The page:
by Lynn on February 1, 2022

in The Passionate Playgoer

Streaming on-line as part of the Next Stage Festival, until February 13, 2022

Book, music and lyrics by Jake Schindler and Sam Boer

Directed by Margo Greve

Lighting by Mathilda Kane

Videographer and Editor, Patrick Hodgson

Cast: Jake Boer

Belinda Corpuz

Stephen Ingram

Jake Schindler

This charming folk musical was one of the productions of the Next Stage Festival that was to have performed live at the Ada Slaight Hall,  but because of COVID had to be filmed and presented as digitally streamed.

A lively, engaging musician, guitarist-singer (Sam Boer) sings of his eccentric, imaginative Grandma who was a writer who wrote stories night and day. Her grandchildren loved going to her small house, getting squeezing hugs from her, and most of all, listening to her read them the stories. The one they requested most often was Ursa and the Bear.

Ursa (the wonderful, expressive Belinda Corpuz) is teenager who feels at sea. She sings that there is no place she can feel at rest. She feels that she is different from those in her small town, but does not illuminate that difference. We are told by others that Ursa feels lost but it’s not for home. She feels lost in her world and that her small town is making her feel anxious if not sick. She decides to escape to the forest.

At the same time, in the forest, there is a Bear (a laid-back and sweet Stephen Ingram)  who is timid about leaving his home. It seems he has never left his home or seen another bear. He has a book that deals with everything to do with bears, from their need to hibernate to their mating details that he consults often, so he’s informed about bears. It’s just that he’s never felt the need to venture out to seek another bear. And then he meets Ursa in the forest.

Ursa and Bear come from different worlds, but they find an affinity in each other’s company. Bear invites her to his book-filled home. Bear, especially, is happy with Ursa’s company. At first he believes she is a bear, (one wonders how closely he looked at the pictures in his bear-book?). At night Bear shows Ursa the various star formations, especially Ursa Major, meaning “The Great Bear.” So, in a way Ursa is a bear. And one can say they are ‘star-crossed friends.’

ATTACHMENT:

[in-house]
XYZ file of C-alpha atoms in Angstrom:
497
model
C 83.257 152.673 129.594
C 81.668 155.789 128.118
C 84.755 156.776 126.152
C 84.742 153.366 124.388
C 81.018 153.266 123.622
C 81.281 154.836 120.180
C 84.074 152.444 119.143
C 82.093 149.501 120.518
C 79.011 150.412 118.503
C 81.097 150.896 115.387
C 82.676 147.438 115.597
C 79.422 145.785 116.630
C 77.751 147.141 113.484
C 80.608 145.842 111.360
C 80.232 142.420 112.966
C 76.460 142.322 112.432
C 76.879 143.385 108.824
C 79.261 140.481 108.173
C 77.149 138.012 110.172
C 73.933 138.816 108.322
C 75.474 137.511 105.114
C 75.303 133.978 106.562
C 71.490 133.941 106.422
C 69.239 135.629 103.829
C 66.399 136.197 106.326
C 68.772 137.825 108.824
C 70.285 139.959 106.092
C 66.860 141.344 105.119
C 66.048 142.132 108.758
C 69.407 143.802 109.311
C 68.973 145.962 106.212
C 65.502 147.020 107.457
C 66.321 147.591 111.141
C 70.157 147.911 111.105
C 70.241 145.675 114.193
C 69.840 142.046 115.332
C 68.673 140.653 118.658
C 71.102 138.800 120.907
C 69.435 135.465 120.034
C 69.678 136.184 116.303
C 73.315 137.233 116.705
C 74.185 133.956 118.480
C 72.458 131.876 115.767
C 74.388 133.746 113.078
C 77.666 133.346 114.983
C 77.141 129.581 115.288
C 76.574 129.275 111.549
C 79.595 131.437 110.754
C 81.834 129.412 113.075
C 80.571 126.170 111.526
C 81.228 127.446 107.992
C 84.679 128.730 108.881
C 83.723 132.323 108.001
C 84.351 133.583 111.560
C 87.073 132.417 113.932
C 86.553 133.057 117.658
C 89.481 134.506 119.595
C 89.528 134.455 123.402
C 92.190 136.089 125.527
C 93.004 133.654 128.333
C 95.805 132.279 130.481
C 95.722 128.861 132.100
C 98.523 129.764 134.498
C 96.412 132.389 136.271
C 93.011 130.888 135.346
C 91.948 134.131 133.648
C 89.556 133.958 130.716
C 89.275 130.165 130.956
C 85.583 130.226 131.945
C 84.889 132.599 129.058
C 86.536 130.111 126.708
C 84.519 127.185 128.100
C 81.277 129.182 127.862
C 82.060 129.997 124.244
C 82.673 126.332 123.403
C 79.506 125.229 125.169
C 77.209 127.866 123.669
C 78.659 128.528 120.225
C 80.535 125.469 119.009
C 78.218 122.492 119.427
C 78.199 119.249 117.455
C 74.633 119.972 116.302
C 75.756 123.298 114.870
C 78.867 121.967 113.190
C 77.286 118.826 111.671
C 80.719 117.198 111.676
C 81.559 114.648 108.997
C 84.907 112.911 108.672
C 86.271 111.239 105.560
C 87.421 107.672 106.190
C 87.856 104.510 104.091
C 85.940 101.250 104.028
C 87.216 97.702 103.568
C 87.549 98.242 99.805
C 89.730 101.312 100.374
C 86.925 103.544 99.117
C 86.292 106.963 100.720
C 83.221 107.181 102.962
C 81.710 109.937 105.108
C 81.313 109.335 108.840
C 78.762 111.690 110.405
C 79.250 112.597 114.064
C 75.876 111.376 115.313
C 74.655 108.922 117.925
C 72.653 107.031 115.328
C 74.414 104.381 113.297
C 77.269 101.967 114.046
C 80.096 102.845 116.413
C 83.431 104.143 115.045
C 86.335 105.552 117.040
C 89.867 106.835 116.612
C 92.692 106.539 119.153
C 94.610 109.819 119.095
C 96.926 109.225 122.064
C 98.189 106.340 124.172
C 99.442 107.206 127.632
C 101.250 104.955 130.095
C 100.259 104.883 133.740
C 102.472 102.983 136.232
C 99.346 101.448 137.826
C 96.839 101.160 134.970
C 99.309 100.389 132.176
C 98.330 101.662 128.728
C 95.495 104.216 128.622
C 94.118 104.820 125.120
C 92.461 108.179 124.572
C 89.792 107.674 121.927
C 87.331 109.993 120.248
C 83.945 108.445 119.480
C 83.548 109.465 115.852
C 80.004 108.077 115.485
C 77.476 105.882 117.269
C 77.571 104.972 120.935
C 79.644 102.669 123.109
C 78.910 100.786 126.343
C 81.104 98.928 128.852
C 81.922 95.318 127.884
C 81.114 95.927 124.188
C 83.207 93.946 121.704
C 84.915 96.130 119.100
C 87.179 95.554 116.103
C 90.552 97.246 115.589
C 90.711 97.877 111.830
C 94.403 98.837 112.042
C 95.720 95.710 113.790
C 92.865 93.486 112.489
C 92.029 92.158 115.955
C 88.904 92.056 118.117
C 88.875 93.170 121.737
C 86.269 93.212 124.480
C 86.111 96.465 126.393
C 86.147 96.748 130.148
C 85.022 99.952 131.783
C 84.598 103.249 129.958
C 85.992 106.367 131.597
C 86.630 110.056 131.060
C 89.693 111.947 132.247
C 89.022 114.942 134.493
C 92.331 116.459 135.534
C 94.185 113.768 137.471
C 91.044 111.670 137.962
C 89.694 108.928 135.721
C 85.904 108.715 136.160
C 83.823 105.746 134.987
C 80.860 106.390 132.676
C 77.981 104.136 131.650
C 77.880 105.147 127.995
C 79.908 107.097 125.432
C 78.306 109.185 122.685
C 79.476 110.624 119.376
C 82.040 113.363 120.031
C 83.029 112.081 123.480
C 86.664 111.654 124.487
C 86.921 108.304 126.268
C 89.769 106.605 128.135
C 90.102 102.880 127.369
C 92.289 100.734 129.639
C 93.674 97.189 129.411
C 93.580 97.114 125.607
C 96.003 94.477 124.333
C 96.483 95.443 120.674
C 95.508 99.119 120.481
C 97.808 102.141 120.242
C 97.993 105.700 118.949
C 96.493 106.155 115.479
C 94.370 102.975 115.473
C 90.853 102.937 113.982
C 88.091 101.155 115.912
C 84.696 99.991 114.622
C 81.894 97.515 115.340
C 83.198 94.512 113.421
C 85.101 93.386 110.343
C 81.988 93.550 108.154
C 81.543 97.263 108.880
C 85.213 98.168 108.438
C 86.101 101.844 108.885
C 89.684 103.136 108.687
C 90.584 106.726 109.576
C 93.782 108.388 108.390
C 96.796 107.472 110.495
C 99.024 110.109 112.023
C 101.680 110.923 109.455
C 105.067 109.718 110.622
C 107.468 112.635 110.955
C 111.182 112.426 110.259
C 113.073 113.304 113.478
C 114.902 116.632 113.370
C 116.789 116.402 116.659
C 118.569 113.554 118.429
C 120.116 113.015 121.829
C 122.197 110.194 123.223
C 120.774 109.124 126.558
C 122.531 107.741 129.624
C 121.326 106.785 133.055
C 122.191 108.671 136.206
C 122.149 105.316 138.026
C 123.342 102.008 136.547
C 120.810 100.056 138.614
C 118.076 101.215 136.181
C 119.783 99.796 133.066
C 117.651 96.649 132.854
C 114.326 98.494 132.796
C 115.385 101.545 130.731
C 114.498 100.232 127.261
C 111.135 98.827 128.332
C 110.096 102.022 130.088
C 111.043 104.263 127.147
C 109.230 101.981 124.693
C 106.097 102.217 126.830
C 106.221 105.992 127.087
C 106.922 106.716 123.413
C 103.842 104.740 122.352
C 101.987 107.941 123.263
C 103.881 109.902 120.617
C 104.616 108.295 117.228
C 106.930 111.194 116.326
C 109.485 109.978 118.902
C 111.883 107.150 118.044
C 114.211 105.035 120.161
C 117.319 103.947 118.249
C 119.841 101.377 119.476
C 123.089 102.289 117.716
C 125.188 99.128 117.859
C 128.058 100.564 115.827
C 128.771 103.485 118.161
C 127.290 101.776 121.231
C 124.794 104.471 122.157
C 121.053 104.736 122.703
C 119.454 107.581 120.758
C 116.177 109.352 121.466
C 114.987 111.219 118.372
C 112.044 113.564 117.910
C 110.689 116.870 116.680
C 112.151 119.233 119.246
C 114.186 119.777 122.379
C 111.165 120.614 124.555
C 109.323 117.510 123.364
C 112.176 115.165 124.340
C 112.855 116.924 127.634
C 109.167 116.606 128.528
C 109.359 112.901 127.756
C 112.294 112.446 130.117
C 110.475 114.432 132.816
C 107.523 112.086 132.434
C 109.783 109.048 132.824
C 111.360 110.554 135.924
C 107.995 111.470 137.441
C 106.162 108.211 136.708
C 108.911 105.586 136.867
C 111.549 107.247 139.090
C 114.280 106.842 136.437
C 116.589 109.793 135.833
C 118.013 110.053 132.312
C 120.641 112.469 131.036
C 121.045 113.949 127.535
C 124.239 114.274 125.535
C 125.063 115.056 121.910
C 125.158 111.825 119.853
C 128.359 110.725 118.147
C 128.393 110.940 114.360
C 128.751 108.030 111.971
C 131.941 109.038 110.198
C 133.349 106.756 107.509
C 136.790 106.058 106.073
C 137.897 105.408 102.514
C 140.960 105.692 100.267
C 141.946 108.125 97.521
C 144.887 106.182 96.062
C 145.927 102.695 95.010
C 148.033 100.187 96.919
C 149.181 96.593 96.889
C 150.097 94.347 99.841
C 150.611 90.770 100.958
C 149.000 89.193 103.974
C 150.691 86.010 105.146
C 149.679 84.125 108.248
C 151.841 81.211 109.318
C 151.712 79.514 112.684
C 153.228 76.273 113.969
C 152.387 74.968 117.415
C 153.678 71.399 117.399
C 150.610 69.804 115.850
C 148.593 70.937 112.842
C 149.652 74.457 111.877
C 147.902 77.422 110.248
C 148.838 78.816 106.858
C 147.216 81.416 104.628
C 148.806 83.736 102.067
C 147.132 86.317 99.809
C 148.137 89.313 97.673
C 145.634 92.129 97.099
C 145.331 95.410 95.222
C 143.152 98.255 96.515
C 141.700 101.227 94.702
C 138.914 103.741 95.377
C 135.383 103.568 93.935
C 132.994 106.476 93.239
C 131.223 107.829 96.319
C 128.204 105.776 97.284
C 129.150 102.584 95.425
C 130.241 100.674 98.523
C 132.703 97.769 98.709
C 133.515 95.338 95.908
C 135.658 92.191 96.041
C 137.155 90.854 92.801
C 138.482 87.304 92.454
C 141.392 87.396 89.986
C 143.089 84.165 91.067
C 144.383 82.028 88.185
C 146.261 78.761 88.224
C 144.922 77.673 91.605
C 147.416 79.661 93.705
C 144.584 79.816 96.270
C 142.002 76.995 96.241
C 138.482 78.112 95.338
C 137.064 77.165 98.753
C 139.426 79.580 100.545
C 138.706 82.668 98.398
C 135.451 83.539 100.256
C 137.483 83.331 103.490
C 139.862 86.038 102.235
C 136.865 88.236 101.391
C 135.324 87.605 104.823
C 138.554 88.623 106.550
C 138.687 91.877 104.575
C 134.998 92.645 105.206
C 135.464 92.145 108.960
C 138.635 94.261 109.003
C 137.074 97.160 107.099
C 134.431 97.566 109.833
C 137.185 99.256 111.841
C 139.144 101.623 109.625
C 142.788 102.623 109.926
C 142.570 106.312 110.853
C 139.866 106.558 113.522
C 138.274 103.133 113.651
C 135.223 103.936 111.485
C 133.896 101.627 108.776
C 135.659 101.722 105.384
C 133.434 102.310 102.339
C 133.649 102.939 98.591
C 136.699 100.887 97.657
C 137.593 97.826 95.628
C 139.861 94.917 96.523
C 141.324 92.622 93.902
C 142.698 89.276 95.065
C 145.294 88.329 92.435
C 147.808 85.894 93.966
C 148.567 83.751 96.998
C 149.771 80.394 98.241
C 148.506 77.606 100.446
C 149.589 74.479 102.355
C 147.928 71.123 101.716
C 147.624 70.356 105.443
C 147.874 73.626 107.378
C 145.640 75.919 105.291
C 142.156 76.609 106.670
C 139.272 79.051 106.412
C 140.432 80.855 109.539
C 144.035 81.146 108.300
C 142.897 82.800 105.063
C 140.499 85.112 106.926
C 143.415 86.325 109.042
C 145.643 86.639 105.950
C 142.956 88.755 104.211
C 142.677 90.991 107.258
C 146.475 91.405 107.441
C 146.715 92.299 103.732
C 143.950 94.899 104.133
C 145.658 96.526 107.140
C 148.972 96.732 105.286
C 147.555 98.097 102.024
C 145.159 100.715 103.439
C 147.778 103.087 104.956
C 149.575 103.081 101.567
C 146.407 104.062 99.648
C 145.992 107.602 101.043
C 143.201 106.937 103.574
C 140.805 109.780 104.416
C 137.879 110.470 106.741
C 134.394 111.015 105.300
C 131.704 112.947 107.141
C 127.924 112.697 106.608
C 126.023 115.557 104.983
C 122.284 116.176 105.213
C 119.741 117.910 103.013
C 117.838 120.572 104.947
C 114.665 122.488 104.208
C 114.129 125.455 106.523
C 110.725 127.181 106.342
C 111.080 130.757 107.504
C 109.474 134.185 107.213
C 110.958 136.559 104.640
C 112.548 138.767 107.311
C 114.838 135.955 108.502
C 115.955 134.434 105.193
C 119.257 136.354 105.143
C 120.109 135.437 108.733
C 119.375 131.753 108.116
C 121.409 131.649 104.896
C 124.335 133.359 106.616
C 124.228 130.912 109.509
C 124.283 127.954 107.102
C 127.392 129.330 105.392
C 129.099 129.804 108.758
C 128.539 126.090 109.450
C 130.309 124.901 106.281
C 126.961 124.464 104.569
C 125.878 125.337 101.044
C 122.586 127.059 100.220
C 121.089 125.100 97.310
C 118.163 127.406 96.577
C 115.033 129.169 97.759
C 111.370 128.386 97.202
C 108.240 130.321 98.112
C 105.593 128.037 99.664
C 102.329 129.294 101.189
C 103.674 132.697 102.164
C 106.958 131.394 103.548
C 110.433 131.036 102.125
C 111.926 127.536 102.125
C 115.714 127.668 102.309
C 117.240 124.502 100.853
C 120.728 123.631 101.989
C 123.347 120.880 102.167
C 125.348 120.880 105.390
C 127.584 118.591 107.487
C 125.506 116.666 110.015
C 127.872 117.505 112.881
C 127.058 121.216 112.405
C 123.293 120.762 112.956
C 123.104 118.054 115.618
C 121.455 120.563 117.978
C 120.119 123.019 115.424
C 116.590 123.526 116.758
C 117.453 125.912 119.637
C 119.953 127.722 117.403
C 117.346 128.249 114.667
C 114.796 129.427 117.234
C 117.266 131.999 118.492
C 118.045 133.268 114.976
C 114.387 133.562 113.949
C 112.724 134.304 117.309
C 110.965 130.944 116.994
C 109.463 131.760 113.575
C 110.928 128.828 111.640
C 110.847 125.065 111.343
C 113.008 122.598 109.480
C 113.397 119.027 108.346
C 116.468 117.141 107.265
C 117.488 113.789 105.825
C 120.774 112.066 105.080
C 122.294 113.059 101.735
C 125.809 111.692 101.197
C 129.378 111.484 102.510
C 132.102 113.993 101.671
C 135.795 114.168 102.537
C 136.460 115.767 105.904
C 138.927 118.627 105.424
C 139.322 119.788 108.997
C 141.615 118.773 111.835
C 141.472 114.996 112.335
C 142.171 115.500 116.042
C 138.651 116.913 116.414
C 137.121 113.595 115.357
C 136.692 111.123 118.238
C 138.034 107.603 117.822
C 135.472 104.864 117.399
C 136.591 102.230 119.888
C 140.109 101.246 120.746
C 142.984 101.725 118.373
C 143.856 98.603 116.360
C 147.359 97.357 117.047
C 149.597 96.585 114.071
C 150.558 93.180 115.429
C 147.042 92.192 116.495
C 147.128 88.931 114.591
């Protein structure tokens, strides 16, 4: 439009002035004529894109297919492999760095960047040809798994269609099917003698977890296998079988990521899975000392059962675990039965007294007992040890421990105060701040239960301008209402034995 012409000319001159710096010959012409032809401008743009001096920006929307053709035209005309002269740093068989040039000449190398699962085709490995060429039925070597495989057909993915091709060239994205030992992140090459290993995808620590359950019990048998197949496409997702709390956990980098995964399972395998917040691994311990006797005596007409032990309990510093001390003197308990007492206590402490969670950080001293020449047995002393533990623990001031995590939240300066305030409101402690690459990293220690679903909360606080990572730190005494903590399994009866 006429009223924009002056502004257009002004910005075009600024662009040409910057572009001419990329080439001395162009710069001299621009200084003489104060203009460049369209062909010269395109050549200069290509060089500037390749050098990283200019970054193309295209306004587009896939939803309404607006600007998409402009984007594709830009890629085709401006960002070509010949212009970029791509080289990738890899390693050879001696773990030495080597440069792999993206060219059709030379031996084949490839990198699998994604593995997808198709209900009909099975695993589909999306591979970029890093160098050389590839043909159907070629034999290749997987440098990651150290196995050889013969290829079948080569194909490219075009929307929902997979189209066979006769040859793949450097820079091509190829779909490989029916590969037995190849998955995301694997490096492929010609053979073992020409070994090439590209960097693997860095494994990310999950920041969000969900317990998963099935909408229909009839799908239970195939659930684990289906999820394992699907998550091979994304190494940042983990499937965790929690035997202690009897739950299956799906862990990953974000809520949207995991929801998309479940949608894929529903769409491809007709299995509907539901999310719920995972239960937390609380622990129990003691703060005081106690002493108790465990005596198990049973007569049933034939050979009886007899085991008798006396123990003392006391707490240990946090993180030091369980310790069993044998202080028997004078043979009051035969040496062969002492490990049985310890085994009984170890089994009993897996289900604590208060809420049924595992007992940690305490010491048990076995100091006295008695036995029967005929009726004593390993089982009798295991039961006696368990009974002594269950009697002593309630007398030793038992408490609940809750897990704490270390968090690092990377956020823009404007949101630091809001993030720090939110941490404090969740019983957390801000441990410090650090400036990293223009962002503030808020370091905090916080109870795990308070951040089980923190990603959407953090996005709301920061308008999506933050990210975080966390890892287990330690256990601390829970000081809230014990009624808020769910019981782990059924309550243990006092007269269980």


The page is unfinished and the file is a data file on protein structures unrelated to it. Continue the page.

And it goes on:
Ursa enjoys staying with Bear. A month goes by and the seasons change. Bear has to give into his bear-function and hibernate. Ursa doesn’t understand why he has to sleep all the time. Bear tries to ignore his nature and keep awake for Ursa.

Ursa: A Folk Musical is a gentle metaphor of how people (creatures?) meet and are beguiled and charmed by the people who change us. One of the many songs of the show mentions how perfect strangers we meet can change us forever. In actual reality, that might have happened momentarily in the show, but change was not lasting.

It’s a sweet example of how people so different try and change to accommodate the partner and sometimes it works and sometimes not. Creators Jake Schindler and Sam Boer present us with a work that makes us look at relationships in a different way; question how they are different; how they are the same and what can be done, if anything to continue in that pairing.

Director Margo Greve and her committed cast tell the story with verve, energy and a quiet grace.

The music is melodic and the lyrics are engaging. At times the songs do seem a bit repetitive, and the way the story is presented suggests we will be hearing more about this eccentric Grandma, which we don’t.  But overall the sweetness and quirkiness of Ursa: A Folk Musical  is engaging.

Produced by the Uncommon Folk Collective

Running on line until Feb. 13, 2022.

Running Time: 1 hour, 13 minutes.

Leave a Comment